recovery often leads to breakdown. An active recovery may be achieved by doing low intense
activities or sports. The right nutrition helps to recover body more rapidly. For example, protein
oriented food (dairy product, fish, egg) will help on the maintenance of damaged tissues and
carbohydrate oriented food (rice, pasta, fruit juice, bread) will help on energy replenishment.
Drinking water regularly will balance the level of body fluid preventing dehydration.

Planning a Training Session

A single session comprises of three main components: a warm up, main part and a cool down.

The Warm up. The main aim of the warm up is to prepare body for what is coming next or for the
main bout. It can be between 10 and 15 minutes long. It starts with very low intensity activities
like jogging, easy skipping. The intensity of activities gradually built up toward the end to at least
the commencement of sweating. General stretching of the major muscles are also recommended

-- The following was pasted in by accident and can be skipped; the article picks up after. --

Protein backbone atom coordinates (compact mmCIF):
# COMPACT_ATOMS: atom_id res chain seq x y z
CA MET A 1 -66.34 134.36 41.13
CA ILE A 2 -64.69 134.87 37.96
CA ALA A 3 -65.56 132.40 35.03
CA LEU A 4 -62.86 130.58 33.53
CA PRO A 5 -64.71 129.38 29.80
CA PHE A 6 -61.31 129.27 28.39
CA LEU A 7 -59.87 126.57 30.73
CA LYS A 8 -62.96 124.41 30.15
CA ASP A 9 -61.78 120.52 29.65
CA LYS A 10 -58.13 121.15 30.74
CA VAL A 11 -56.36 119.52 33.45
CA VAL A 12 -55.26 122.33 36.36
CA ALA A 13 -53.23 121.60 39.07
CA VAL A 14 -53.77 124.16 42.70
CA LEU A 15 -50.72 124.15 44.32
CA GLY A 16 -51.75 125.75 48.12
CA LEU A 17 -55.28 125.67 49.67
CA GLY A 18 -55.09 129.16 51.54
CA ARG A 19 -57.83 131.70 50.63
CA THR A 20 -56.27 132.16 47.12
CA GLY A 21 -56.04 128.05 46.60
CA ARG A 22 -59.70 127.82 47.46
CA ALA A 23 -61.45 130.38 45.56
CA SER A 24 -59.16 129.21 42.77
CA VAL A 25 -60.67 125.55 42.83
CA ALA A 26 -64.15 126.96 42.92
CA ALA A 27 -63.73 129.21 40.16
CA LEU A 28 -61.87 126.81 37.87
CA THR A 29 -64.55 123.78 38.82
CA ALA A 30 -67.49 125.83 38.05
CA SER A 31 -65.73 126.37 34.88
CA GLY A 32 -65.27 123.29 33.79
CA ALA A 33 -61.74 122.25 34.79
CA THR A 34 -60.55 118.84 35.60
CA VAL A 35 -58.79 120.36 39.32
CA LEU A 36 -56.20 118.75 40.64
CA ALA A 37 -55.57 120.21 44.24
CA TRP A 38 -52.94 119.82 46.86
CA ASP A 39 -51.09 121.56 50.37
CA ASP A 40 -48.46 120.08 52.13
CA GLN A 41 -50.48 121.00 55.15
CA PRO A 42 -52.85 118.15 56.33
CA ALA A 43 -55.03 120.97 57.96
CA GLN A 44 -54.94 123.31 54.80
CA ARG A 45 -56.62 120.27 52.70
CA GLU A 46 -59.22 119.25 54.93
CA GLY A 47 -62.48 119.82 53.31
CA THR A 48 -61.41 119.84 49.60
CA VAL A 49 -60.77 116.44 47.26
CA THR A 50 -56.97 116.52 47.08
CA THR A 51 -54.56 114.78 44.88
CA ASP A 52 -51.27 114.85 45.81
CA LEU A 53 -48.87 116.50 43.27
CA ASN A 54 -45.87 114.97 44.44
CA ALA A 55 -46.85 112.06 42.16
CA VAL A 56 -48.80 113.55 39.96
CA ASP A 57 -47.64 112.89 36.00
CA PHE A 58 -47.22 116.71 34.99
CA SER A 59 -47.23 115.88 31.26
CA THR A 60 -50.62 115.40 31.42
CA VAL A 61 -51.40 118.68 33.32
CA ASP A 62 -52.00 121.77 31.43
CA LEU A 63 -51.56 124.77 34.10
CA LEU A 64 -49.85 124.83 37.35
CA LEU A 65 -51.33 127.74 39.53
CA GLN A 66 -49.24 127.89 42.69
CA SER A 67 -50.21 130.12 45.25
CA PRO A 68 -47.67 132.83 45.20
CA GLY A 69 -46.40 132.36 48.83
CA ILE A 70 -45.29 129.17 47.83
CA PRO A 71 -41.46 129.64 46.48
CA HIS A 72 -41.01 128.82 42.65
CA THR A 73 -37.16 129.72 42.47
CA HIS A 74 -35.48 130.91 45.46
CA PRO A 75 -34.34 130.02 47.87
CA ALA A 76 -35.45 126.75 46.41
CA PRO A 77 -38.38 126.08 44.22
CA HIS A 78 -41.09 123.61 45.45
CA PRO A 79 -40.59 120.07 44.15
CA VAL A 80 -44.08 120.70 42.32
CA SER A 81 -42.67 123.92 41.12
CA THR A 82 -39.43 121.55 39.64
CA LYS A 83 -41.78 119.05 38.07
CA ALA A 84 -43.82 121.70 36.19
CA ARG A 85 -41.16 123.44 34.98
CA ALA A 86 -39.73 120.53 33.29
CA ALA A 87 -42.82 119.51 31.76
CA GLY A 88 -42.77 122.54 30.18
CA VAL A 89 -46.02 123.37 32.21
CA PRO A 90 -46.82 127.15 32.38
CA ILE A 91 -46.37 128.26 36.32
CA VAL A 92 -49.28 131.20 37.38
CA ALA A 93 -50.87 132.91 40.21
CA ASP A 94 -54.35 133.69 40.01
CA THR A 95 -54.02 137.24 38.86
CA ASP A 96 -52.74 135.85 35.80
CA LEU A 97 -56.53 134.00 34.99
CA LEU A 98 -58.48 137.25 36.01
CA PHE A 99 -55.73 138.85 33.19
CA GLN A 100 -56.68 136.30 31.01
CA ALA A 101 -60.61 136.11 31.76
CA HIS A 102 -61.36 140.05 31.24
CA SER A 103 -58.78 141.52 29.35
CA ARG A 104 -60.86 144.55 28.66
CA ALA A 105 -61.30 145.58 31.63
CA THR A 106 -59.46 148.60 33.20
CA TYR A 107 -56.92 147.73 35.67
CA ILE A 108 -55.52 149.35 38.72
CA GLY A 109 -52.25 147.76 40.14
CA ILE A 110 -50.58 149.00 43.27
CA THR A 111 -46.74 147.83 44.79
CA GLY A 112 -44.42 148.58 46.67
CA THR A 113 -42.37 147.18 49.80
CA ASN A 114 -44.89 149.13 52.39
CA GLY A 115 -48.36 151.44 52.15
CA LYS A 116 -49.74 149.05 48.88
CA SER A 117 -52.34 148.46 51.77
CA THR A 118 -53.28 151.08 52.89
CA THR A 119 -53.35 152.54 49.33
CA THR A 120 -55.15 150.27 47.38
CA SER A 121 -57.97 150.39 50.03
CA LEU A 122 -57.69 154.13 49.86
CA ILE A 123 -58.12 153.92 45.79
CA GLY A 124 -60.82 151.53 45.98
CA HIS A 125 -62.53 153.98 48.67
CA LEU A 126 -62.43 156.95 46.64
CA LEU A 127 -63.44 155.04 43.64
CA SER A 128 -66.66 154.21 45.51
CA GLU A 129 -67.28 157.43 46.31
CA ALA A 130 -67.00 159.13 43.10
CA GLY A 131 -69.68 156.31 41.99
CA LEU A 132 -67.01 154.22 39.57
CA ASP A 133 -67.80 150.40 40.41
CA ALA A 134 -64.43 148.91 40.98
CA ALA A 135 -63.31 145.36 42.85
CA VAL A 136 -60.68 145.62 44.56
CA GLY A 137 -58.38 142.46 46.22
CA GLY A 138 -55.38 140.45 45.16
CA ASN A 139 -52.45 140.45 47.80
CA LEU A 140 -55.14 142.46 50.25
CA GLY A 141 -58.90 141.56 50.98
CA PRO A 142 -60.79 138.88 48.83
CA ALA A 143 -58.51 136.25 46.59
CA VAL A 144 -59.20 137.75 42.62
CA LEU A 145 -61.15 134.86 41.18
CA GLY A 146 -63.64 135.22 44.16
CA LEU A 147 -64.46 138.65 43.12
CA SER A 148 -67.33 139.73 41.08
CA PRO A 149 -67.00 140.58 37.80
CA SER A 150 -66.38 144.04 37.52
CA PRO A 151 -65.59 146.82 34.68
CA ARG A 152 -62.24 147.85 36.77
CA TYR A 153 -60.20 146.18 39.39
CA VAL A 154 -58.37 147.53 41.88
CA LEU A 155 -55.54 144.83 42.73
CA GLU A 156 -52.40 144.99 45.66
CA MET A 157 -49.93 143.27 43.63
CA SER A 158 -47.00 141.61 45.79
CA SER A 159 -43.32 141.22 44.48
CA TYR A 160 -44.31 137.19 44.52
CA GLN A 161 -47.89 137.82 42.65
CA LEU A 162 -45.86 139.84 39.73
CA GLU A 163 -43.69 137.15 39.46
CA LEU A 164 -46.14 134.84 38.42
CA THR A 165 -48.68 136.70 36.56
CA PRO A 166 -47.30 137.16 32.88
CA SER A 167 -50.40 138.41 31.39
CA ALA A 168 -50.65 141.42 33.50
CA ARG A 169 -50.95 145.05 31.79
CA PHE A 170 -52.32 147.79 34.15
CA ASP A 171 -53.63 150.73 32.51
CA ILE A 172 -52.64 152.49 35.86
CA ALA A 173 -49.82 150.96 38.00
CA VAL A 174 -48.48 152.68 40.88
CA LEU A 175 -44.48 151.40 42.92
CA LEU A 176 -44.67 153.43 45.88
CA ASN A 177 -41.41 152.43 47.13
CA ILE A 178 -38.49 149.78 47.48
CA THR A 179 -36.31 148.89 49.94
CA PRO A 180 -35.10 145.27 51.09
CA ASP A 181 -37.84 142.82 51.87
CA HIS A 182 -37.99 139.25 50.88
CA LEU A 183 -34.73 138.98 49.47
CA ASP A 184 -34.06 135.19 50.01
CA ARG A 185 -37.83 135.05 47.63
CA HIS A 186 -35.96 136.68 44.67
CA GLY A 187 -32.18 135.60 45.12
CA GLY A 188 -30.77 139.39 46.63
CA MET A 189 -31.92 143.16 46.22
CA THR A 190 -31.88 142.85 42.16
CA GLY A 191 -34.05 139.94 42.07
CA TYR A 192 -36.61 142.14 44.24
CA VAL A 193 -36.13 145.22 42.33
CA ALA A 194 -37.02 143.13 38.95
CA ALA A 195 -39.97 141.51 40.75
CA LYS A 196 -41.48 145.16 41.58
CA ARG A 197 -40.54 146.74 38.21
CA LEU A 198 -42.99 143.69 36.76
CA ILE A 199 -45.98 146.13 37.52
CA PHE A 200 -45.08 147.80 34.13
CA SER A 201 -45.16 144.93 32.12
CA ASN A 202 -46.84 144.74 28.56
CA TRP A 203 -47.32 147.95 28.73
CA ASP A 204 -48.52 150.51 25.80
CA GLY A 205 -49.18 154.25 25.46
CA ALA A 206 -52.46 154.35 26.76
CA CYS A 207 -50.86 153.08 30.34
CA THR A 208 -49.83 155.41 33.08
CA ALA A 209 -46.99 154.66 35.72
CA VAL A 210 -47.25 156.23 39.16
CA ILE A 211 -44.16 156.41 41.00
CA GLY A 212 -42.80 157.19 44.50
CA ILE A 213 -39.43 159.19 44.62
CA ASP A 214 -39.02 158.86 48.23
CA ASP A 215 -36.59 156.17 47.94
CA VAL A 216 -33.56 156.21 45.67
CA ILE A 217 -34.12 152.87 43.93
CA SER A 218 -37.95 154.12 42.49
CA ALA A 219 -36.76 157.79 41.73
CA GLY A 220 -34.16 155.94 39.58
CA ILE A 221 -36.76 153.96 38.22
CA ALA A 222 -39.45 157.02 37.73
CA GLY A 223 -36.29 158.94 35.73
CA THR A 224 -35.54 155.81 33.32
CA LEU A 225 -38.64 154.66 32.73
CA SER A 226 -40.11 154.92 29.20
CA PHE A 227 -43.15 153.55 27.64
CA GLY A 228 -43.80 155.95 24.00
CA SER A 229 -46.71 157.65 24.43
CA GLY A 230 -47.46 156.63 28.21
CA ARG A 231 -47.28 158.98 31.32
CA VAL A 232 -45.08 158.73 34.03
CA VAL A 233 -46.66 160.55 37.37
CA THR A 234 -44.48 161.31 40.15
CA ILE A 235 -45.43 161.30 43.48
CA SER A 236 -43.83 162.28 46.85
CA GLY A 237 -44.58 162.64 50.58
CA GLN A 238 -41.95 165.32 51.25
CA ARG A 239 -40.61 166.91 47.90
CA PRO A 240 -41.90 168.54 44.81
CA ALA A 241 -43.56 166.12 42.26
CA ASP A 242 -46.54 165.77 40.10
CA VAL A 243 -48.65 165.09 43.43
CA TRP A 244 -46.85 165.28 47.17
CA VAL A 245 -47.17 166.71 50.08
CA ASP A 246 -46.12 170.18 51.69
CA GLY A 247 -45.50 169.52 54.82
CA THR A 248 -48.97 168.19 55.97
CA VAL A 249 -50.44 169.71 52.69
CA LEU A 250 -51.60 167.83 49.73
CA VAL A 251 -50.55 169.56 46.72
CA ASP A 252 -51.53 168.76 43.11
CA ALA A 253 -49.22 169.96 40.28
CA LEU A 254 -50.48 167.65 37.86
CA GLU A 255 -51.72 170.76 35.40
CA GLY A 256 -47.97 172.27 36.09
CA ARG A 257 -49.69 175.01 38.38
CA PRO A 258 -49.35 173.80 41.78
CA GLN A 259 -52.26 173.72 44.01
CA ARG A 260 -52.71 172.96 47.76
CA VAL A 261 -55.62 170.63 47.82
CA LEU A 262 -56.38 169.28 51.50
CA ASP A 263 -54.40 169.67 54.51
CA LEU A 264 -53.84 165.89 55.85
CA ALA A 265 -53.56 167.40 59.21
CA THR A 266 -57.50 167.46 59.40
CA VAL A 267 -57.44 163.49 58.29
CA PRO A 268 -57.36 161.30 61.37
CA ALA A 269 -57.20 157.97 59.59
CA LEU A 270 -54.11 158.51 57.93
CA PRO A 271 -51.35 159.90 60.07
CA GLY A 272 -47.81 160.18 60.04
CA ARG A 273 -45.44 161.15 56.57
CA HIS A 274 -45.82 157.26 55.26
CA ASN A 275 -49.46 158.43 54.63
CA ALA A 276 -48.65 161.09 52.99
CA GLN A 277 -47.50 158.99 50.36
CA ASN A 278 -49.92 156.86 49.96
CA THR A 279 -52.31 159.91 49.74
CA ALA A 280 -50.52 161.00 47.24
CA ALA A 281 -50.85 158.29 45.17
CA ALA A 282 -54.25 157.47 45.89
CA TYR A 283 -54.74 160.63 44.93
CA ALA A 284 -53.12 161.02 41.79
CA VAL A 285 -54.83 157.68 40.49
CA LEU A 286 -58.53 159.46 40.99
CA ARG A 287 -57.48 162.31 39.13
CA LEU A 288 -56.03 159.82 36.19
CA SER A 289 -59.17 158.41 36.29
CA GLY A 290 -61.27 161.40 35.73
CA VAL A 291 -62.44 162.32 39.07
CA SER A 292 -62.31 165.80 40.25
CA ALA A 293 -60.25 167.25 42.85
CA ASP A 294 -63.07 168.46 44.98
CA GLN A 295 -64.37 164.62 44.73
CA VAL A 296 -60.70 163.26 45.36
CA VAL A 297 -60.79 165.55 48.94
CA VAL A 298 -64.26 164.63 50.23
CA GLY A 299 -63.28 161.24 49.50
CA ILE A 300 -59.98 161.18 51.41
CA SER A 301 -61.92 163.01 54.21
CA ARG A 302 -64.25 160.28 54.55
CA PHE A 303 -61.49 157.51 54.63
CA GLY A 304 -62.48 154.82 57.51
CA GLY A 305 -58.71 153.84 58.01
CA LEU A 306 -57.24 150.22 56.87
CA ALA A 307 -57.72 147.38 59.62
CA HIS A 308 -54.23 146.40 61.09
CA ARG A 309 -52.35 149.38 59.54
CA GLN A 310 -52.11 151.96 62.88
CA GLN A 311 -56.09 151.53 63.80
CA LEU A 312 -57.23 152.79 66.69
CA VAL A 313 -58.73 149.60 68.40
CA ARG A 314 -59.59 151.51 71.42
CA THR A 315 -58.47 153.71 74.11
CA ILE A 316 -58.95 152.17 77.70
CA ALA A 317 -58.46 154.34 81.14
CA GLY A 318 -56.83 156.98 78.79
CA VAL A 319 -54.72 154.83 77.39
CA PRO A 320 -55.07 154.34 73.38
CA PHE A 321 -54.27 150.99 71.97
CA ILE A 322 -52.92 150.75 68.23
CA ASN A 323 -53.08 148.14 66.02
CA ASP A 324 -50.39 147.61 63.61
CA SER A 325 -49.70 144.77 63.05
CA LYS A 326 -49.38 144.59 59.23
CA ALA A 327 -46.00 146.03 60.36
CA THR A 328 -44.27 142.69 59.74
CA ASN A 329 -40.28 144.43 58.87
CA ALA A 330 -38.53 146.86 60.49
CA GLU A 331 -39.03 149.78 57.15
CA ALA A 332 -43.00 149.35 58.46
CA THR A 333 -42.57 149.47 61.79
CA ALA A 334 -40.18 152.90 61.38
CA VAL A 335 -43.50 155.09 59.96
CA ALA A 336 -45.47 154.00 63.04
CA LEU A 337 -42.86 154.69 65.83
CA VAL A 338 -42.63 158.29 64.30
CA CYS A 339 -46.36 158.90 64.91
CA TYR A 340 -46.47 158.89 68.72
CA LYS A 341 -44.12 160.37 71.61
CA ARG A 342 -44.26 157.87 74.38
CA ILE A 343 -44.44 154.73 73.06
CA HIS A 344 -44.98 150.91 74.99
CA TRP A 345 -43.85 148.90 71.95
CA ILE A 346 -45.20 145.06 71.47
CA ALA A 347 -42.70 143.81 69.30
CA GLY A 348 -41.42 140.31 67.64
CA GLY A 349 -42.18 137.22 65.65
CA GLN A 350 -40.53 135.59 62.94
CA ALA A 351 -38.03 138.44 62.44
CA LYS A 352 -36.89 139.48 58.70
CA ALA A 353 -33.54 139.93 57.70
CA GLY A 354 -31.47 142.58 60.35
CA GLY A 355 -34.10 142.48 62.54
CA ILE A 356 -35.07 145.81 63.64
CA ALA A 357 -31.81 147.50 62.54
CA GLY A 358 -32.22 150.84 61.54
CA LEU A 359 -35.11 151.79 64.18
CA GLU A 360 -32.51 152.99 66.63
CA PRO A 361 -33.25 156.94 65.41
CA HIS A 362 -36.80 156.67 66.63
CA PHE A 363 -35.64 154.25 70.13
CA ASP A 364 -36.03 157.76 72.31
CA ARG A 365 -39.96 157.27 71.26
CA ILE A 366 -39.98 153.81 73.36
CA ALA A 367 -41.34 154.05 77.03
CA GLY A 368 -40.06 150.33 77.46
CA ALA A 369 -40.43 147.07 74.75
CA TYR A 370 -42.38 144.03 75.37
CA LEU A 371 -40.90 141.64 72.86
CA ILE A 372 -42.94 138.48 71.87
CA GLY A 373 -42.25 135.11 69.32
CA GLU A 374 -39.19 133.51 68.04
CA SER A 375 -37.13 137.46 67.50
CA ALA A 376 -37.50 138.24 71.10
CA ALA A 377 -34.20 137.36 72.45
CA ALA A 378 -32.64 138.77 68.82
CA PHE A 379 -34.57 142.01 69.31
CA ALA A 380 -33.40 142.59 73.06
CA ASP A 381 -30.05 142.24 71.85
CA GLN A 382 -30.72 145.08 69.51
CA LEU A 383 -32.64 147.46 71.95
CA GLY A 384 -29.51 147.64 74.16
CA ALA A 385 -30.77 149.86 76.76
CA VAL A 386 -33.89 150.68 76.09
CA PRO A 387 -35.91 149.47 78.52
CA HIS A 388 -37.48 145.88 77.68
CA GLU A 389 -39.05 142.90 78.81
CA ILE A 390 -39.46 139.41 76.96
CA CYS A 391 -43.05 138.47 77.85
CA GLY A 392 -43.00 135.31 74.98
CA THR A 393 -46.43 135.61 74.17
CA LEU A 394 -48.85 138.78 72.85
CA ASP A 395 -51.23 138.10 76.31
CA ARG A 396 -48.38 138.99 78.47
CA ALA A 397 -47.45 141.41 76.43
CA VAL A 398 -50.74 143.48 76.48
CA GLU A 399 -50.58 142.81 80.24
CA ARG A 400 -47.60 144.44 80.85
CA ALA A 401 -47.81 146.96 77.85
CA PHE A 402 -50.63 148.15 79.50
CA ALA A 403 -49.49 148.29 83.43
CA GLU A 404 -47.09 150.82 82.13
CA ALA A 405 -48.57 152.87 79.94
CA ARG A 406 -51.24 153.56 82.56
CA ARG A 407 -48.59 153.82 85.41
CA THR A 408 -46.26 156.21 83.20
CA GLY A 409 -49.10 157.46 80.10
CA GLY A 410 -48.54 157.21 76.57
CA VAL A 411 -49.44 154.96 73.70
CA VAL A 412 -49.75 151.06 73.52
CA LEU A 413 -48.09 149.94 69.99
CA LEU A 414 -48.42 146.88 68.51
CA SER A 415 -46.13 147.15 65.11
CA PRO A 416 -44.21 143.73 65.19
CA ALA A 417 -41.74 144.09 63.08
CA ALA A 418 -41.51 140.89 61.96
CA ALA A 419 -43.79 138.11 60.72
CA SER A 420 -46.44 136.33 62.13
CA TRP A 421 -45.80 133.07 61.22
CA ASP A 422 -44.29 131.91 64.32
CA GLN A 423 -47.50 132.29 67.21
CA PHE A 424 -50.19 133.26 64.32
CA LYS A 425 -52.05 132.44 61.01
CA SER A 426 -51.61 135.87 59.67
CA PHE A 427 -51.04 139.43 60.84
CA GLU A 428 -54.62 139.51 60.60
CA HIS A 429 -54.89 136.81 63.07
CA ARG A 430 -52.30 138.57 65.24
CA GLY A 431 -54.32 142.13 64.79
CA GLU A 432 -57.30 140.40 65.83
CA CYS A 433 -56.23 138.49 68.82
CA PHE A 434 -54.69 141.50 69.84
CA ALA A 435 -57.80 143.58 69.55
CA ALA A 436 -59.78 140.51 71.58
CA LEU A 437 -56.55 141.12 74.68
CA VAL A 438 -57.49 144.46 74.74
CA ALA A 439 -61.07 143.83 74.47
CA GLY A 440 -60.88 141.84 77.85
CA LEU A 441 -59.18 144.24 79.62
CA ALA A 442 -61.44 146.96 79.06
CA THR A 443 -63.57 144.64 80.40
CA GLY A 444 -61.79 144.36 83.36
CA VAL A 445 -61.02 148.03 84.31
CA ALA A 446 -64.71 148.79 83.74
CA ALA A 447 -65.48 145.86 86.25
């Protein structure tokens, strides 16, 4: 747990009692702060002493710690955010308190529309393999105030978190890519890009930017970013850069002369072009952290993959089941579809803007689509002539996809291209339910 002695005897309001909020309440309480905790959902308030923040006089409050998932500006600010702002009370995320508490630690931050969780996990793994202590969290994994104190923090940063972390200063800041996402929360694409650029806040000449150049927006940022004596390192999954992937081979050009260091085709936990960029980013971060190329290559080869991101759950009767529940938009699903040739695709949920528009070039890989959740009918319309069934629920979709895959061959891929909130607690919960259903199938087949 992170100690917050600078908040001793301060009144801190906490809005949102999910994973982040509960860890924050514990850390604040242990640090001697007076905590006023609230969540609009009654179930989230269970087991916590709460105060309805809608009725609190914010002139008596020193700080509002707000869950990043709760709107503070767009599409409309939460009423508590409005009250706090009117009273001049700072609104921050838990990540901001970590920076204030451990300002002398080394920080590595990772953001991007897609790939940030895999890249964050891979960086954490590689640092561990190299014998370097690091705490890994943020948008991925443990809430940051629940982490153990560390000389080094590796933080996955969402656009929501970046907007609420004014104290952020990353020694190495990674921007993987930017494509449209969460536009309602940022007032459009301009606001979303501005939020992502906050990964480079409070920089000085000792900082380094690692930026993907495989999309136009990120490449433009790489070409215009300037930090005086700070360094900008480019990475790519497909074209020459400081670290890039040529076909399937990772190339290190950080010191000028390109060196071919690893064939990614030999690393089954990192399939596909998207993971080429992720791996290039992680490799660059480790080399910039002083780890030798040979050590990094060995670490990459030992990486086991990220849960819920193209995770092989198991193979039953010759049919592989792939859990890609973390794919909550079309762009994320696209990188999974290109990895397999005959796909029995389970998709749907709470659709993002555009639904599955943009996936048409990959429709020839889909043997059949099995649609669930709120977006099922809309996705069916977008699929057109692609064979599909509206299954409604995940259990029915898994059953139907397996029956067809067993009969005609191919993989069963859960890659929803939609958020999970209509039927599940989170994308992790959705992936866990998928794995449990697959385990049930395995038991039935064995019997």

at this stage. Stretching should be hold for 10 to 15 seconds and repeated 2 to 3 times for each
muscle or muscles group. Bouncing and jerking motion must be avoided while doing stretching.
Benefits of the warm up are:

   1.   To mobilize the joints preventing injury.
   2.   To increase heart rate gradually increasing blood flow.
   3.   To increase deep muscle and whole body temperature.
   4.   To be psychologically prepared.

The Main Part. This is the part that gives the main training benefits. It should last between 20 to
50 minutes. If you are new to the fitness training then you should aim to conduct a 20 to 30
minutes session, increasing the period to 40 to 50 minutes, as you get stronger.

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The Cool down. This is the final part of the session. It helps body to return to normal state.
During exercises a large supply of blood goes to working muscles. It is important to return these
blood supplies to the central circulation system. This can be achieved by reducing the intensity of
work gradually. Activities like light jogging or walking for a few minutes will help to bring heart rate
down gradually. Stretching of the major muscles should be carried out. Stretching should be hold
for 20 to 30 seconds and repeated 2 to 3 times for each muscle or muscles group. A high level of
„flexibility‟ gain can be achieved by doing stretching at this stage.

Circuit Training

A circuit training is the arrangement of number of exercises in a series where a person goes